Continuous, real-time analysis based on stream processing could be next the big thing in big data.

Jeff Bertolucci, Contributor

February 10, 2014

4 Min Read

16 Top Big Data Analytics Platforms

16 Top Big Data Analytics Platforms

16 Top Big Data Analytics Platforms (Click image for larger view and slideshow.)

One of the knocks against Apache Hadoop has been that it was built as a batch processing system and hence is no good for real-time data analytics. Hadoop 2.0 promises a lot of improvement in this area, however. Its YARN resource management layer, for instance, offers better support for stream-processing platforms such as Storm, which recently became an Apache open-source project. Hadoop's shortcomings have also created an opportunity for stream-processing technology providers, which have been busy partnering up with Hadoop vendors.

A growing number of companies are entering the real-time, stream-processing space, including Vitria, a 20-year-old Silicon Valley firm. According to Vitria co-founder and chief technical officer Dr. Dale Skeen, the market for continuous, real-time analysis is quickly evolving from "visionary" early adopters to more mainstream use.

"We're seeing the transition into what I would call the early majority market of this new technique," Dr. Skeen said in a phone interview with InformationWeek.

Skeen knows the big-data market well. He cofounded Vitria with Dr. JoMei Chang in 1994, and has more than 20 years of experience in building large-scale distributed computing and database systems. Prior to starting Vitria, Skeen cofounded Tibco Software, an infrastructure software provider, and has held faculty positions at University of California, Berkeley, and Cornell University.

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There's an important distinction -- one often misunderstood -- between continuous, real-time streaming analytics and other types of operational intelligence tools that offer "on-demand, near real-time" analytics built more for forensic analysis, Skeen said.

"We build a real-time operational intelligence platform," said Skeen. "We're talking about a type that is continuously monitoring based on streaming analytics. It's constantly assessing the situation and immediately taking action if something goes awry -- or if an opportunity presents itself."

By comparison, the on-demand, near-real-time approach has a different set of attributes.

"It's very valid technology, but it's mainly used for investigations," said Skeen. "With on-demand, you have to ask the right question at the right time... and then you get the answer back."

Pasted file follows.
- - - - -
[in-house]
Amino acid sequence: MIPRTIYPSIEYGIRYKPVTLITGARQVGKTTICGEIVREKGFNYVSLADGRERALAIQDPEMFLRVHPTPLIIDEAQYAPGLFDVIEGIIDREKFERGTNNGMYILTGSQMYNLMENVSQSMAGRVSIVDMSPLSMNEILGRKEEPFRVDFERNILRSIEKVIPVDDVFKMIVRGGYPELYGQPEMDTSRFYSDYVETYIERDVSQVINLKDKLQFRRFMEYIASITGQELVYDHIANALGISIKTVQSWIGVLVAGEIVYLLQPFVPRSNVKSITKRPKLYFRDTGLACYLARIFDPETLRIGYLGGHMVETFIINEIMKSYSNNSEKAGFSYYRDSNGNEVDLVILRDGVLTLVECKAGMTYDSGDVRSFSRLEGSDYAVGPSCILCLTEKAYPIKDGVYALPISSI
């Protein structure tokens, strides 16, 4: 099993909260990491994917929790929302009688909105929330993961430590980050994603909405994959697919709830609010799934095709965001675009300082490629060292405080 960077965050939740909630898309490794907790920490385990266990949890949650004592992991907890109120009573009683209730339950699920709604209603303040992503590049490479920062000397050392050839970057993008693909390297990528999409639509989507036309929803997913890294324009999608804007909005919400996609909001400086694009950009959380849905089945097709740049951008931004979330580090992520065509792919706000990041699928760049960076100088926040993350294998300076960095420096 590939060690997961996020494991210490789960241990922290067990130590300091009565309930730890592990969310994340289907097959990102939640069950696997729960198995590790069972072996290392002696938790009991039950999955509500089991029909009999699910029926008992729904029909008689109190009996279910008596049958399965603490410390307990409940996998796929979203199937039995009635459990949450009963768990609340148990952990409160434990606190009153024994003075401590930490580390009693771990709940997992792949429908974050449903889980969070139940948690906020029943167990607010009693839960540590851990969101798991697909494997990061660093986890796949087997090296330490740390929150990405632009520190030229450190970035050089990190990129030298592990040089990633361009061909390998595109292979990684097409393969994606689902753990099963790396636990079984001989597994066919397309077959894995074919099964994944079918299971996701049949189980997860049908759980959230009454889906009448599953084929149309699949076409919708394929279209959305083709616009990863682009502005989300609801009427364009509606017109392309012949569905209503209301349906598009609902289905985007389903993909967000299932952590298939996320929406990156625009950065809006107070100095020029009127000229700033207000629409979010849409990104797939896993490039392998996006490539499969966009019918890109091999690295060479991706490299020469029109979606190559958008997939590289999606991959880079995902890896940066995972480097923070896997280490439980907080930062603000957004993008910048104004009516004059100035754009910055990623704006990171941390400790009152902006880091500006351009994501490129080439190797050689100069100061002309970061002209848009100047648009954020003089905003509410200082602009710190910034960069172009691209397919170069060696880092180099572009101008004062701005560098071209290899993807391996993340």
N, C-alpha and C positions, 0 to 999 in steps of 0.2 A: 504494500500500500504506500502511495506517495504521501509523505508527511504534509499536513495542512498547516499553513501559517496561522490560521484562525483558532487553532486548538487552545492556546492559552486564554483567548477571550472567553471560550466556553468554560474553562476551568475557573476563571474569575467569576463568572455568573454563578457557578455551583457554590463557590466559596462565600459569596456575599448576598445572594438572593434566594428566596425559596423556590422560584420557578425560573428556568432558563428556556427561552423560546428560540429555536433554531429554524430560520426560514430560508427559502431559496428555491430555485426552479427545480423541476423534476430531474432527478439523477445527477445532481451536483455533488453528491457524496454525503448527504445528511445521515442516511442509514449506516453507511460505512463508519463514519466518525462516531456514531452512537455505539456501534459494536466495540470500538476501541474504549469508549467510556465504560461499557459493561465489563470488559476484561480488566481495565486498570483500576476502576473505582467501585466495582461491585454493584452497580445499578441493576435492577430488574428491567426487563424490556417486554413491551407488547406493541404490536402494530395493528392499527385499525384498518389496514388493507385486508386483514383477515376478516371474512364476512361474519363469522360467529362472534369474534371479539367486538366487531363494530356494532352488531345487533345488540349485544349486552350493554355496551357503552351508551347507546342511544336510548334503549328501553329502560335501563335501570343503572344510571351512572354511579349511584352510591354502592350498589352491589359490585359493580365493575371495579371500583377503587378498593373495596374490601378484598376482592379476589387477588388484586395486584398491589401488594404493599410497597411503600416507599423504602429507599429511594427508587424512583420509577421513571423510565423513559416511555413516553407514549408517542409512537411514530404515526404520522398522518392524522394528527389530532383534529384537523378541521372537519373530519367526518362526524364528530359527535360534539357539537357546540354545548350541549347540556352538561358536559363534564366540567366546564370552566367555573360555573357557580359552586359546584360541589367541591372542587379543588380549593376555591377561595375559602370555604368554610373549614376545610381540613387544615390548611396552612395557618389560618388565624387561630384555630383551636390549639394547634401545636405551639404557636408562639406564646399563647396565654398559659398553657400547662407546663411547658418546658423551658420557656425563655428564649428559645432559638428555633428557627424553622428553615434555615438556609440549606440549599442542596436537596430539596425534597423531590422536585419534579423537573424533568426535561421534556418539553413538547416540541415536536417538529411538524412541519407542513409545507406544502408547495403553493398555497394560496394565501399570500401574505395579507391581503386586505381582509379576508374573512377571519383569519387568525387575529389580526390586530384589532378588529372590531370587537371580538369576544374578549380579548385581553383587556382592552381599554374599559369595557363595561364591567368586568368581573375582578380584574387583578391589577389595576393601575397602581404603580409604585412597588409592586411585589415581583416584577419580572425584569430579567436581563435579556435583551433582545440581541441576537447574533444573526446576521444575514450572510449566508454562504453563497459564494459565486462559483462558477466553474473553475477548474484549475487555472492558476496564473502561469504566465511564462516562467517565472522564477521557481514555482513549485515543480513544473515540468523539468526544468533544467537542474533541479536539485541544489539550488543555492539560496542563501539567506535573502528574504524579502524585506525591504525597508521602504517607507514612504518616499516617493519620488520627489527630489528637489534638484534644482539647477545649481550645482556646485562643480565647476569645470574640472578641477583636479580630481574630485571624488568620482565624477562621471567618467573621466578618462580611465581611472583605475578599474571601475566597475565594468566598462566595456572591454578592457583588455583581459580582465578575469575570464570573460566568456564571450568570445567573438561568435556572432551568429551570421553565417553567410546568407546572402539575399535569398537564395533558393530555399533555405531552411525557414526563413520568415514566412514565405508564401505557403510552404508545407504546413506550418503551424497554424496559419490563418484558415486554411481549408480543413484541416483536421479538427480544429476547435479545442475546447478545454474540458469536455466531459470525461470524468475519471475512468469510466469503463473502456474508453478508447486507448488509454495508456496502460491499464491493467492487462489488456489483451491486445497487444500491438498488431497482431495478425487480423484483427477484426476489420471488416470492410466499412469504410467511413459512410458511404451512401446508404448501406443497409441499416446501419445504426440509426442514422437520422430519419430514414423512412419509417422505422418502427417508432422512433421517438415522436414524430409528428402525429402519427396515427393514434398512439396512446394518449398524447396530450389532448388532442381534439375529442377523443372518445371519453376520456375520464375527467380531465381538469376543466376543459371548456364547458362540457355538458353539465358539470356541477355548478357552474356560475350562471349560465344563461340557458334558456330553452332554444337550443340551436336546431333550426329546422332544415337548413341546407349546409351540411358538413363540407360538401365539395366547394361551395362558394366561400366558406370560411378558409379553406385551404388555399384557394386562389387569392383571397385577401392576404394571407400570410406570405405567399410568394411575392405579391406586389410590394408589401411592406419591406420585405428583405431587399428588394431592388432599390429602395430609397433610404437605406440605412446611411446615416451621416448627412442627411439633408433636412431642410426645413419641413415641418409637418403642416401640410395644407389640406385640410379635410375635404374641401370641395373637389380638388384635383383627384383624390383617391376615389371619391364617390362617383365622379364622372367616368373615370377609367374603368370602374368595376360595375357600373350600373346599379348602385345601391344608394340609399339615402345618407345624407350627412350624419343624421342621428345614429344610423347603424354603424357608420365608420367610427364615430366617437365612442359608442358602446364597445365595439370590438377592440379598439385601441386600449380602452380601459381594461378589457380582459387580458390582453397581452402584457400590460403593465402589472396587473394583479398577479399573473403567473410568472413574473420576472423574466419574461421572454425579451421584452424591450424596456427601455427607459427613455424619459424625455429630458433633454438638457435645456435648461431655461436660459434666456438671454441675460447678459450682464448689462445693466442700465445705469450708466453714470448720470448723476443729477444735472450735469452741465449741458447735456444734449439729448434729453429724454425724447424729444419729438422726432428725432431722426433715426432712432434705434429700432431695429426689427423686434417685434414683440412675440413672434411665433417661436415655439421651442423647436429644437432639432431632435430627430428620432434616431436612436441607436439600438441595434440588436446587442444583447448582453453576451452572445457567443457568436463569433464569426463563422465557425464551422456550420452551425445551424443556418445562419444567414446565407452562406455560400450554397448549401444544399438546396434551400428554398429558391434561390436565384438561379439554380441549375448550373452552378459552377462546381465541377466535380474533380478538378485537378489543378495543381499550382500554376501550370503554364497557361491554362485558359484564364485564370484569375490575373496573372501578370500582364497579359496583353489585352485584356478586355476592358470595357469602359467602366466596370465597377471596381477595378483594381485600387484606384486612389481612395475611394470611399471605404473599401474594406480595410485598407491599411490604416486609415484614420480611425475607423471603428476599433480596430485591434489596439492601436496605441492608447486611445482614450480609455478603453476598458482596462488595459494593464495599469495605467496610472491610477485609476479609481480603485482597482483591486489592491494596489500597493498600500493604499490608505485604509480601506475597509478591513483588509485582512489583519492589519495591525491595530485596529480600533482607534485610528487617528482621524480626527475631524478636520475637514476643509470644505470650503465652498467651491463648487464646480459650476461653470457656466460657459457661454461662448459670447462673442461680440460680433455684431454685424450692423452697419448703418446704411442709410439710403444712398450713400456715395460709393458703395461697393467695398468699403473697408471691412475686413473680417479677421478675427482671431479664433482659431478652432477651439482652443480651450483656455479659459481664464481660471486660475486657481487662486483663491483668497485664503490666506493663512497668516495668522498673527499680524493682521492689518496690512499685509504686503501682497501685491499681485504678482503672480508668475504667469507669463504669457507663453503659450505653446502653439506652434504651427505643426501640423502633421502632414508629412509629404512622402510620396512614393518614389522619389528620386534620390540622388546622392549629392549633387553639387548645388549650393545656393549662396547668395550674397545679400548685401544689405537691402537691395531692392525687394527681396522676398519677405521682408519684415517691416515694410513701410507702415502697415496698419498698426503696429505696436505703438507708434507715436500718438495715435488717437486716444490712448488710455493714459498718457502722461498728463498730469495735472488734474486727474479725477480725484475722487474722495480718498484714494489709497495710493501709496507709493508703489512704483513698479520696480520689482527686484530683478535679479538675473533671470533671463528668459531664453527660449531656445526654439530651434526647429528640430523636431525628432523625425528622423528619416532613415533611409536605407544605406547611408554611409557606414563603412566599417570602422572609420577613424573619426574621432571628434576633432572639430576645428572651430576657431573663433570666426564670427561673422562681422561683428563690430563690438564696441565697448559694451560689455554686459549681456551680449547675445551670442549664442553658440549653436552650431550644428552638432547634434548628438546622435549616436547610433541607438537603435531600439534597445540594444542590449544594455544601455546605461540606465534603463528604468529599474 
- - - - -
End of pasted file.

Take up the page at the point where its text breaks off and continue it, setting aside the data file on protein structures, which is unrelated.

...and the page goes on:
The on-demand approach requires the user to ask the right questions at the right time, he added. If you miss a significant event, you may miss an opportunity to correct a critical issue or take advantage of a business opportunity.

"Then you're flying blind, and that's the big drawback with on-demand," Skeen claimed.

The continuous real-time approach, however, is always monitoring.

"The moment something interesting happens, where there's an opportunity to sell more to a customer, or there's a threat -- a bad guy is trying to break into your system or get money -- you immediately detect that and can take action," Skeen noted.

He added: "Everyone talks about actionable intelligence, well, we have real-time intelligence with action. You can completely automate some of these actions with business processes or rules... or make human-guided workflow."

In industries such as banking, these are critical scenarios where minutes, seconds, or even milliseconds matter.

"Fraud, for example -- dispensing cash at an ATM," said Skeen. "Would you rather discover it after the fact and investigate why it happened and why you dispensed that cash in that situation? Or would you rather discover it while it's happening and perhaps be able to shut it down?"

Vitria's customers include European mobile carrier O2, which runs the company's stream-processing platform for spam and fraud detection, as well as for customer service.

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About the Author(s)

Jeff Bertolucci


Jeff Bertolucci is a technology journalist in Los Angeles who writes mostly for Kiplinger's Personal Finance, The Saturday Evening Post, and InformationWeek.

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